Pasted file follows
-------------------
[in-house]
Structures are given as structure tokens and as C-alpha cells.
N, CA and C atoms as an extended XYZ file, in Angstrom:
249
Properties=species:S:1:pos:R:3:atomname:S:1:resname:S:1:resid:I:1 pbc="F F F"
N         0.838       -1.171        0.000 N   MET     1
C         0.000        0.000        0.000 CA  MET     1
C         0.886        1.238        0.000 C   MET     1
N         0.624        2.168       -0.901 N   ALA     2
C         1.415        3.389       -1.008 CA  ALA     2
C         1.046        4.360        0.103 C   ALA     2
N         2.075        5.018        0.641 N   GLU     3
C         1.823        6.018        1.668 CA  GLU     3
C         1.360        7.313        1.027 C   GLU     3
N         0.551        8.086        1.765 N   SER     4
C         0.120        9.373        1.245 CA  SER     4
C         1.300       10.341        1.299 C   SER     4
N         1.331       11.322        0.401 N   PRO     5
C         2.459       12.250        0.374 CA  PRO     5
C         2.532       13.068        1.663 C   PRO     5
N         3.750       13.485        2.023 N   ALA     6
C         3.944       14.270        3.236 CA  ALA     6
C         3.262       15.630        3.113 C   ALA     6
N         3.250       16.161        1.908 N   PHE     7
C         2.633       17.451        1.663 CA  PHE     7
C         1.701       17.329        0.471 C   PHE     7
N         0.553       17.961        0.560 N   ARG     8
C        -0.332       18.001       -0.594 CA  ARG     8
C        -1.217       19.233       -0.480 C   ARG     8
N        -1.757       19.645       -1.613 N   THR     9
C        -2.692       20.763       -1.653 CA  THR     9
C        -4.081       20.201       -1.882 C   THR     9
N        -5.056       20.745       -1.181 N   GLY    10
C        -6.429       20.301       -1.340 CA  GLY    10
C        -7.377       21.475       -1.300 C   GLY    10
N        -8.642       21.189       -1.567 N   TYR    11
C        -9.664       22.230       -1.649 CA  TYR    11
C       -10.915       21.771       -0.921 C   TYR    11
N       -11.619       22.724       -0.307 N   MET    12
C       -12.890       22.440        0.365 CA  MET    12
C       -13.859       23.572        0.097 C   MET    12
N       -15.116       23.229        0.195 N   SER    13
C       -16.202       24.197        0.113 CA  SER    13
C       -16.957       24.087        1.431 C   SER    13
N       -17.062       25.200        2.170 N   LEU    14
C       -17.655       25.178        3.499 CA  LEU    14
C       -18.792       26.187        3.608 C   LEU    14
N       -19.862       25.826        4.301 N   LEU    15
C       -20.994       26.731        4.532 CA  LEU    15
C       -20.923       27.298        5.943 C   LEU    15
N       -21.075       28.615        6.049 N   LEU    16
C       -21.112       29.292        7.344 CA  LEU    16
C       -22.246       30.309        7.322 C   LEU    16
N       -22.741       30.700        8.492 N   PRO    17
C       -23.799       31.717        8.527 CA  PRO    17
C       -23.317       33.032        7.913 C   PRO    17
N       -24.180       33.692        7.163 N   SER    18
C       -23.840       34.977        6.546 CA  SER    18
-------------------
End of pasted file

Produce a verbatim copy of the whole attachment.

[in-house]
Structures are given as structure tokens and as C-alpha cells.
N, CA and C atoms as an extended XYZ file, in Angstrom:
249
Properties=species:S:1:pos:R:3:atomname:S:1:resname:S:1:resid:I:1 pbc="F F F"
N         0.838       -1.171        0.000 N   MET     1
C         0.000        0.000        0.000 CA  MET     1
C         0.886        1.238        0.000 C   MET     1
N         0.624        2.168       -0.901 N   ALA     2
C         1.415        3.389       -1.008 CA  ALA     2
C         1.046        4.360        0.103 C   ALA     2
N         2.075        5.018        0.641 N   GLU     3
C         1.823        6.018        1.668 CA  GLU     3
C         1.360        7.313        1.027 C   GLU     3
N         0.551        8.086        1.765 N   SER     4
C         0.120        9.373        1.245 CA  SER     4
C         1.300       10.341        1.299 C   SER     4
N         1.331       11.322        0.401 N   PRO     5
C         2.459       12.250        0.374 CA  PRO     5
C         2.532       13.068        1.663 C   PRO     5
N         3.750       13.485        2.023 N   ALA     6
C         3.944       14.270        3.236 CA  ALA     6
C         3.262       15.630        3.113 C   ALA     6
N         3.250       16.161        1.908 N   PHE     7
C         2.633       17.451        1.663 CA  PHE     7
C         1.701       17.329        0.471 C   PHE     7
N         0.553       17.961        0.560 N   ARG     8
C        -0.332       18.001       -0.594 CA  ARG     8
C        -1.217       19.233       -0.480 C   ARG     8
N        -1.757       19.645       -1.613 N   THR     9
C        -2.692       20.763       -1.653 CA  THR     9
C        -4.081       20.201       -1.882 C   THR     9
N        -5.056       20.745       -1.181 N   GLY    10
C        -6.429       20.301       -1.340 CA  GLY    10
C        -7.377       21.475       -1.300 C   GLY    10
N        -8.642       21.189       -1.567 N   TYR    11
C        -9.664       22.230       -1.649 CA  TYR    11
C       -10.915       21.771       -0.921 C   TYR    11
N       -11.619       22.724       -0.307 N   MET    12
C       -12.890       22.440        0.365 CA  MET    12
C       -13.859       23.572        0.097 C   MET    12
N       -15.116       23.229        0.195 N   SER    13
C       -16.202       24.197        0.113 CA  SER    13
C       -16.957       24.087        1.431 C   SER    13
N       -17.062       25.200        2.170 N   LEU    14
C       -17.655       25.178        3.499 CA  LEU    14
C       -18.792       26.187        3.608 C   LEU    14
N       -19.862       25.826        4.301 N   LEU    15
C       -20.994       26.731        4.532 CA  LEU    15
C       -20.923       27.298        5.943 C   LEU    15
N       -21.075       28.615        6.049 N   LEU    16
C       -21.112       29.292        7.344 CA  LEU    16
C       -22.246       30.309        7.322 C   LEU    16
N       -22.741       30.700        8.492 N   PRO    17
C       -23.799       31.717        8.527 CA  PRO    17
C       -23.317       33.032        7.913 C   PRO    17
N       -24.180       33.692        7.163 N   SER    18
C       -23.840       34.977        6.546 CA  SER    18